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MMS—Building on the success of SMS

Lars Novak and Magnus Svensson

With an estimated 15 billion SMS messages being sent throughout the world every month, SMS, or text messaging, has proved extremely popu- lar among GSM subscribers. Users appreciate the simple, convenient and personal communications medium that mobile terminal-to-mobile terminal messaging provides. Now, with the addition of features like color pictures, animations, audio samples, and video clips, MMS promises a dramatic increase in messaging capabilities that will enrich user experience and create a major new source of revenue for network operators as well as content and service providers.

Short message service (SMS) is a fairly basic service that enables GSM subscribers to send simple text messages of up to 160 charac- ters to one another. But the creativity that SMS users have shown in devising their own abbreviated tXt language, emoticons and in- dividual touches indicates their enthusiasm for what is a highly personal and effective communications medium, and their eager- ness to experiment with mobile communi- cations technology. Multimedia messaging service (MMS) will allow users to express themselves more fully, making mobile messaging more cre- ative and entertaining. The enhanced messaging service (EMS) that is now becoming available with sound, pictures and animations only hints at what we can come to expect from MMS. With MMS it will be possible to send and receive rich, integrated content made up of video, digital audio, color images and animations. MMS is more than just messaging: it is a service environment that facilitates the cre- ation of a new wave of interactive applica-

BOX A, TERMS AND ABBREVIATIONS

 

3GPP Third-generation Partnership Project

JPEG

Joint Photographic Experts Group Musical instrument digital interface Multimedia messaging service MMS center MMS environment MPEG layer-3 Moving Picture Experts Group

AMR

Adaptive multirate Call detail record

MIDI

CDR

MMS

EDGE

Enhanced data rates for global evolution

MMS-C

EFR Enhanced full-rate EMS Enhanced messaging service

MMSE

MP3

GIF Graphic interchange format

MPEG

GPRS

General packet radio service

MSISDN Mobile station ISDN number

GSM Global system for mobile

PDU

Protocol data unit Synchronized multimedia integration

 

communication

SMIL

H.263 ITU standard for video compression (coding) for video-conferencing and video-telephony applications HiFi High fidelity

SMS

language Short message service Wireless application protocol Windows audio volume Wireless bitmap

WAP

WAV

HTTP

Hypertext transfer protocol

WBMP

IP Internet protocol

WCDMA Wideband code-division multiple

ITU-T

International Telecommunication Union – Telecommunications Stan-

WSP

access Wireless session protocol Extensible markup language

dardization Sector

XML

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tions and services, such as maps, postcards, screensavers and business cards. The push capabilities of MMS will also open up a new communication channel through which companies can send promo- tions and other information that customers request.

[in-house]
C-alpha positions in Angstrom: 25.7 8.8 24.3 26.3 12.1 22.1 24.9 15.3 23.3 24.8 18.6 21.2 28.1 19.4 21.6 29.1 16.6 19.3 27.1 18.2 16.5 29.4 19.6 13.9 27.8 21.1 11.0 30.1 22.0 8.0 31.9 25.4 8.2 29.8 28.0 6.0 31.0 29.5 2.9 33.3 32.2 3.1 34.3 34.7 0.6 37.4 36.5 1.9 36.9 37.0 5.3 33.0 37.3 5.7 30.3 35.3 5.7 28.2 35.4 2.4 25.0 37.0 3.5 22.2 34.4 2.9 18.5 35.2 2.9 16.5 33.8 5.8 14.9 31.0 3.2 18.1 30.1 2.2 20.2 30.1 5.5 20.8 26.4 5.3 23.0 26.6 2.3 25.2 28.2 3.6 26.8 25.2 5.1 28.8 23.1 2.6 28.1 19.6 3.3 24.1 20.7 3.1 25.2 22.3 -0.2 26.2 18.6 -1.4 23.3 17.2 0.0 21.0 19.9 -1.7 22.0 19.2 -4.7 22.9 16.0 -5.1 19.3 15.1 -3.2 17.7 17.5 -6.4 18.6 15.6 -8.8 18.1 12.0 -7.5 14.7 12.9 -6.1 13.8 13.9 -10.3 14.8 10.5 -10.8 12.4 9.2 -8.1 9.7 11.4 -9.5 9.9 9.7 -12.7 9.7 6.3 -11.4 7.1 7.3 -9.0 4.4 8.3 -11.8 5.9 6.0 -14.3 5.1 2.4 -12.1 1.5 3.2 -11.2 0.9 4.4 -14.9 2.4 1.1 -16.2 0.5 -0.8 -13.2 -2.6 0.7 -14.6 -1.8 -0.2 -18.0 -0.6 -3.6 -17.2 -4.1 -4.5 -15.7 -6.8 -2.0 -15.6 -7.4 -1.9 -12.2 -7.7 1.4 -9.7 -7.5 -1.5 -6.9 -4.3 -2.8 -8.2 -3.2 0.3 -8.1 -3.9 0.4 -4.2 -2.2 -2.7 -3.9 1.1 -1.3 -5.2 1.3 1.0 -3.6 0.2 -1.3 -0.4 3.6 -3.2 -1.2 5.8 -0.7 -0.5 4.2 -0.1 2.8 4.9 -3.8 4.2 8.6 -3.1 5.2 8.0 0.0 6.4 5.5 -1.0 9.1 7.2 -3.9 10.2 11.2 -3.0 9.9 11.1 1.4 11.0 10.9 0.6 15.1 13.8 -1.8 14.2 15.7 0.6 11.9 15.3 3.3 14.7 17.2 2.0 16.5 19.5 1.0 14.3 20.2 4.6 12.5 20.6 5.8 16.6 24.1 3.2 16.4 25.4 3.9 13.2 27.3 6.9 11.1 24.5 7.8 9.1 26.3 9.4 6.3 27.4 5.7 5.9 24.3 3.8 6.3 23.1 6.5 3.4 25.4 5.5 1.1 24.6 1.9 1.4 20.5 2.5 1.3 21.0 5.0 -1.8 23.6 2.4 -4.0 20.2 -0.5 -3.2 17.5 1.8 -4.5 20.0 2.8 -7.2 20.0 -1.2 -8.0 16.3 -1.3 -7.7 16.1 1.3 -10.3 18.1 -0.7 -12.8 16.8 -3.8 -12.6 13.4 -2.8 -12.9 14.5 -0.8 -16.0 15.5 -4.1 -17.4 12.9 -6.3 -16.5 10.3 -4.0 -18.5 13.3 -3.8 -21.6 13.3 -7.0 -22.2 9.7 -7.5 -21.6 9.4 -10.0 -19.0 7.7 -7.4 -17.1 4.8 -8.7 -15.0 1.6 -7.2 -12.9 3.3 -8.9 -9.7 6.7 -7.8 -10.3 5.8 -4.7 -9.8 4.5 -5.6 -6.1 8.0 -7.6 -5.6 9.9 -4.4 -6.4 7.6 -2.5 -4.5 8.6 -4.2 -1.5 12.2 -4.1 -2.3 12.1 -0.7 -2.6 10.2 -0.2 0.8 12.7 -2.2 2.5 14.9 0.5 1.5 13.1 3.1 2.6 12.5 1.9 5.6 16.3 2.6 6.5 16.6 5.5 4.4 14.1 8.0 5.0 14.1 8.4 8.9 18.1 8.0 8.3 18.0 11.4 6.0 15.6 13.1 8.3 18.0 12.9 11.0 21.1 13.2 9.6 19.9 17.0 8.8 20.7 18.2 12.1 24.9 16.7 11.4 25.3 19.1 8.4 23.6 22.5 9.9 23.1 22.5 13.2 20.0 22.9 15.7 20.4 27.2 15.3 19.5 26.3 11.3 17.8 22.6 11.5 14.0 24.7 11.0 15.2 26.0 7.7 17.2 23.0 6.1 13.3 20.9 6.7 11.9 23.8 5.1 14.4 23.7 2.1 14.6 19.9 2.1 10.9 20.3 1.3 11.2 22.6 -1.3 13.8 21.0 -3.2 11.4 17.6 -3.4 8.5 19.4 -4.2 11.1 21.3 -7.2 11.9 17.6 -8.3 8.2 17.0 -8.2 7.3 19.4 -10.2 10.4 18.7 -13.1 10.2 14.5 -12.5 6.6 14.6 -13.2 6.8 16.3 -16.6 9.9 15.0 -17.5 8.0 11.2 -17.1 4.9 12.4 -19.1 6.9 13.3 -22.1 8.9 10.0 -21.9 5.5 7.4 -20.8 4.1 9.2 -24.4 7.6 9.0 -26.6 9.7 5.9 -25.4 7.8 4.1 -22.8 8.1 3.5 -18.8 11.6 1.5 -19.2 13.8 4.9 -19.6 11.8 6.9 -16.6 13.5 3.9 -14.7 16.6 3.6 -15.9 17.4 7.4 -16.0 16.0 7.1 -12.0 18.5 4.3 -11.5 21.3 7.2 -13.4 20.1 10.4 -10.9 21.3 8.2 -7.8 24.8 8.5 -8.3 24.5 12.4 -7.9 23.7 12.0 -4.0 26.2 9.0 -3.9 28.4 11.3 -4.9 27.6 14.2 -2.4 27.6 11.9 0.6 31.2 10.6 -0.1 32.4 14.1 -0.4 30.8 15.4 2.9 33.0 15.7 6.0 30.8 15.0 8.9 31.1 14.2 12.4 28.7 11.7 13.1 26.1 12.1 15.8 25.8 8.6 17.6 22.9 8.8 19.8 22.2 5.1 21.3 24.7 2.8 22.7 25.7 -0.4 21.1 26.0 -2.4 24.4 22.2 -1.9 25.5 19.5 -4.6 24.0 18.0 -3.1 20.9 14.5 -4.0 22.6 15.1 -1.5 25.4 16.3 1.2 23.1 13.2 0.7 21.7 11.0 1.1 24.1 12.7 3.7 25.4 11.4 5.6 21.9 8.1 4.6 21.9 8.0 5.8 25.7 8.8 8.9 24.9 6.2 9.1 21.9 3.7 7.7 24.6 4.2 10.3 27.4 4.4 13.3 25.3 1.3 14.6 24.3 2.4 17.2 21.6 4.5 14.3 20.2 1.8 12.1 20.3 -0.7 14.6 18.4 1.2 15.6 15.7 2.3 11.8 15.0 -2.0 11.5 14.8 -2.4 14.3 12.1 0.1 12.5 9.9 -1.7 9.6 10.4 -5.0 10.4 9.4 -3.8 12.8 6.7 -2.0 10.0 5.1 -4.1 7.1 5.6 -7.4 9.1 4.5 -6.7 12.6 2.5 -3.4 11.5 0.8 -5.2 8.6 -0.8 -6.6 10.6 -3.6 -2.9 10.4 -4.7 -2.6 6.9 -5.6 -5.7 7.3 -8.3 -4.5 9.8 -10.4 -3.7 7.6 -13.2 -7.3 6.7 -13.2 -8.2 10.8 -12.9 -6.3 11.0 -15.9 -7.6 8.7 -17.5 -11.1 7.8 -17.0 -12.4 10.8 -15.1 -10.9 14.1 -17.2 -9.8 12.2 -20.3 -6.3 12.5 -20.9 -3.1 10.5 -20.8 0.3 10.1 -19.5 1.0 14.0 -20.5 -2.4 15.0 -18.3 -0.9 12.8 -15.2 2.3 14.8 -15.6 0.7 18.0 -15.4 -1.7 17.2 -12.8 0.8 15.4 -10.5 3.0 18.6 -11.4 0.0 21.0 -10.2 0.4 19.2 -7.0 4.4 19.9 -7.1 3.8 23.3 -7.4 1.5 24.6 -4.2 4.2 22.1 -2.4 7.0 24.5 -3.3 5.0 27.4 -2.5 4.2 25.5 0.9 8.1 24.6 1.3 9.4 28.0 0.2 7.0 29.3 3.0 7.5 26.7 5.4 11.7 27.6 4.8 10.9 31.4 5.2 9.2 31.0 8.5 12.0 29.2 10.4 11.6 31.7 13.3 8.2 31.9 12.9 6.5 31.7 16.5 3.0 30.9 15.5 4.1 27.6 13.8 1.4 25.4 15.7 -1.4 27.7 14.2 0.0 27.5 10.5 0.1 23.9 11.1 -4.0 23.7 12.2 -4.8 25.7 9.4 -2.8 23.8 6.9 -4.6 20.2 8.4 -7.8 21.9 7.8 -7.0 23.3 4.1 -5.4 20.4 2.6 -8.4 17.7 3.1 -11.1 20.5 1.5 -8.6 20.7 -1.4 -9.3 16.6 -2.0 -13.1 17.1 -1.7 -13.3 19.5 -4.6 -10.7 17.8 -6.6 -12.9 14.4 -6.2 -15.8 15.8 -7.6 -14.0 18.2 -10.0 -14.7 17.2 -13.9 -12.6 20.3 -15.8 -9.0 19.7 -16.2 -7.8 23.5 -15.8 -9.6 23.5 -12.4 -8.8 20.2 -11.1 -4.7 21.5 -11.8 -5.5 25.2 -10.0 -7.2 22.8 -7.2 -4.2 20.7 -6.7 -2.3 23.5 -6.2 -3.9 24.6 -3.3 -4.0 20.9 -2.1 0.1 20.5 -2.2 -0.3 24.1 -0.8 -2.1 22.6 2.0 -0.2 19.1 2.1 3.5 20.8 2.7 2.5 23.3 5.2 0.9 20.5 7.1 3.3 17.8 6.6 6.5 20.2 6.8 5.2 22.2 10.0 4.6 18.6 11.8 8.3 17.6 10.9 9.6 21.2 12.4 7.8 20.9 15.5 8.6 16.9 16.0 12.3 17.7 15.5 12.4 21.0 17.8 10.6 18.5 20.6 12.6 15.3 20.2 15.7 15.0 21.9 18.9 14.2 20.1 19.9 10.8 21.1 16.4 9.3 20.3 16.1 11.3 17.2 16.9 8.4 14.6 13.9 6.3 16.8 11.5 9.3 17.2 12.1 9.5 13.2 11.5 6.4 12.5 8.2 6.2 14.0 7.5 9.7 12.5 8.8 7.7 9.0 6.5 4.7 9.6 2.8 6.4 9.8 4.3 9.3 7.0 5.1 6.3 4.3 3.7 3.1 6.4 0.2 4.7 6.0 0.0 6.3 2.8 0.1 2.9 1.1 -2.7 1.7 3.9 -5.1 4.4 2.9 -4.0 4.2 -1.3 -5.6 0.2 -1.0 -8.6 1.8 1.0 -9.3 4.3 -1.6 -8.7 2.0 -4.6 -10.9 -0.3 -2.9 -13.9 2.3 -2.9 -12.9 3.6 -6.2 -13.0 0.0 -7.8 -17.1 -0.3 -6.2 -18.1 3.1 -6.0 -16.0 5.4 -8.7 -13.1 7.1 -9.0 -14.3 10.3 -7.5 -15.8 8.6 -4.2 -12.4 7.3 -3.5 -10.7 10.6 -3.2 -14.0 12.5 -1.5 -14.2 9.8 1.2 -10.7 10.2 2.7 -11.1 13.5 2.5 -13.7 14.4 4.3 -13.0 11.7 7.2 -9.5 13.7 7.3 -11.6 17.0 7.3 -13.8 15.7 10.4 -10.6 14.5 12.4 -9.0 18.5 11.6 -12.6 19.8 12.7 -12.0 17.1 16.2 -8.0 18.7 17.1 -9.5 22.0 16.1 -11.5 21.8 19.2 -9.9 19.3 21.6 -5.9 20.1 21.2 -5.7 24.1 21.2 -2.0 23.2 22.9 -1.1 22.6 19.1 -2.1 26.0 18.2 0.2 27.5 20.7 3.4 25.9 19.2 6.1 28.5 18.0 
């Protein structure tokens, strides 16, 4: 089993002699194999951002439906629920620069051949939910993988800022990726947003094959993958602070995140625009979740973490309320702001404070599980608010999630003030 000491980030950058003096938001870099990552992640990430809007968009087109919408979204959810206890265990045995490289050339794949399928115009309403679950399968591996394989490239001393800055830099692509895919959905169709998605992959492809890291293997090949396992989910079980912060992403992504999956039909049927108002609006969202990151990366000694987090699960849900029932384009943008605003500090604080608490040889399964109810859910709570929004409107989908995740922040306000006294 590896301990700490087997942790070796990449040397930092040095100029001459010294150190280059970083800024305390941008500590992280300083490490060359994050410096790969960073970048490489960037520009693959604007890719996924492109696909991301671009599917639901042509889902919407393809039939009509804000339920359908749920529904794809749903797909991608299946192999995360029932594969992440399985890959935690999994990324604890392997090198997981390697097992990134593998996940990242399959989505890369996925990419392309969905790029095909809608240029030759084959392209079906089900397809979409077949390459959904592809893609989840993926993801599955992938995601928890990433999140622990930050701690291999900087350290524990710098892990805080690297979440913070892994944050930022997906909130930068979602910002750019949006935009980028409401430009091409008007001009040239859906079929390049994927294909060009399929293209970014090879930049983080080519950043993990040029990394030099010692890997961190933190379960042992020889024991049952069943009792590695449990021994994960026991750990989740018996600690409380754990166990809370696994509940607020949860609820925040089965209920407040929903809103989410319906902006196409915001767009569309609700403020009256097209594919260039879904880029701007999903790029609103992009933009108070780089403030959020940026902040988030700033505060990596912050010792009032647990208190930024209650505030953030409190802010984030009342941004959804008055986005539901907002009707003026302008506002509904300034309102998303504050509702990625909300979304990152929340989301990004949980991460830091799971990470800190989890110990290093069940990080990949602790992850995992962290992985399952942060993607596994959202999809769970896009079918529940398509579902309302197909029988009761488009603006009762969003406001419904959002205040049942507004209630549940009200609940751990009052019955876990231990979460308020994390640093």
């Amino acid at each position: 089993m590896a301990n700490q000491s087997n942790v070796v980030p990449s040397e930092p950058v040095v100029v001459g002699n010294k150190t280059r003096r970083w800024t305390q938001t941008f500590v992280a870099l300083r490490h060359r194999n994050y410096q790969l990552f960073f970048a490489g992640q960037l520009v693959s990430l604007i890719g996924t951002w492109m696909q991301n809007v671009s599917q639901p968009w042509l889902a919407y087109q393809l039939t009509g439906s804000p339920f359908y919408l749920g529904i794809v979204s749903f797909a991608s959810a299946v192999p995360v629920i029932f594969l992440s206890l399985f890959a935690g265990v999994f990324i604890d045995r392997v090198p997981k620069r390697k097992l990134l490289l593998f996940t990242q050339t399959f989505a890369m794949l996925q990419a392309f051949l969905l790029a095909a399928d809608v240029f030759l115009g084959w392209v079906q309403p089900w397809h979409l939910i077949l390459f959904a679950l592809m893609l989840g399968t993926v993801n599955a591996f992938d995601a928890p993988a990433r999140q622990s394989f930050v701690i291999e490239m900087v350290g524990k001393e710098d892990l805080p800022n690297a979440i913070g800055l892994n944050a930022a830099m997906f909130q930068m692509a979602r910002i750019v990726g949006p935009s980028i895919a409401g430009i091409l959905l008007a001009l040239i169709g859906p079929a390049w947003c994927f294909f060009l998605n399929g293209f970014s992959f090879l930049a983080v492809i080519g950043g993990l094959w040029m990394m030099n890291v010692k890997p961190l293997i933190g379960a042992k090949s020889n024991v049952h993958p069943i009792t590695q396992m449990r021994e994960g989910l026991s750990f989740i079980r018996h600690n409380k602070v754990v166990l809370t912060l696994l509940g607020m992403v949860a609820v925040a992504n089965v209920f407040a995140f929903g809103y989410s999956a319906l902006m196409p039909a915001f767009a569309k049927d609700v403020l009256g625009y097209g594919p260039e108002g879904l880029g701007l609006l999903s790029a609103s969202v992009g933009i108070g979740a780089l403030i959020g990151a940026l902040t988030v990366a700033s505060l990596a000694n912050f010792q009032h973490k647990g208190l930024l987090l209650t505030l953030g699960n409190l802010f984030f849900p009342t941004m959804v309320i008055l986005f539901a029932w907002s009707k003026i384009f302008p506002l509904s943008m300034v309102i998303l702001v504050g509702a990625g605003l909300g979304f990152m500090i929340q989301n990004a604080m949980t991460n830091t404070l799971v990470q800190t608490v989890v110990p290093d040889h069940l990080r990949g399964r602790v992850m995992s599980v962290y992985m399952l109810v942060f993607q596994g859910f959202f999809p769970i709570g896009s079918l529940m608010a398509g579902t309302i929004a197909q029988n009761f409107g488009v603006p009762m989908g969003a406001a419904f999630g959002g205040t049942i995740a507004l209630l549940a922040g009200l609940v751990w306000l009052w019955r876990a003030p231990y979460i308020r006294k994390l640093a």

A natural evolution of SMS

In concept, MMS is similar to SMS. And in terms of user acceptance, this is important. However, there is a world of difference in the content capabilities of the two services. SMS is a store-and-forward service, which means that messages are not sent directly between users but rather via an SMS center. This enables instant delivery, nominal tar- iffing, simultaneous SMS and voice capabil- ity, international roaming without interna- tional fees, and message delivery that does not hinder, and is not hindered by, network traffic. Besides direct communication, SMS is used to alert users of incoming e-mail, voice mail and faxes, as well as to call their attention to weather forecasts, news head- lines, stock quotes, lottery results and other events. The recently introduced EMS standard can be viewed as an intermediary stage be- tween SMS and MMS. EMS offers a combi- nation of text and simple pixel-images and melodies. Like SMS and EMS, MMS enables messages to be composed easily and imme- diately between mobile devices (via the mo- bile network) without the need for Internet e-mail addresses or mailboxes. As with SMS, MMS does not require a net- work mailbox, so users do not have to log on to receive messages. Each message is au- tomatically pushed to the user’s MMS- enabled mobile device. Likewise, if the re- cipient’s mobile device is switched off or temporarily out of coverage, the message is stored by the network until it can be safely delivered. Users can send, receive, reply to, delete and forward messages. Unlike SMS, however, virtually no limits are put on the size or the sophistication of MMS message content. What is more, MMS messages can be exchanged between MMS- enabled mobile devices and Internet e-mail accounts. MMS overcomes the character limit of SMS. It also allows formatted text, photos, drawings, graphics, animations, Power- Point-style presentations, audio samples, and video clips to be woven into the mes-

Ericsson Review No. 3, 2001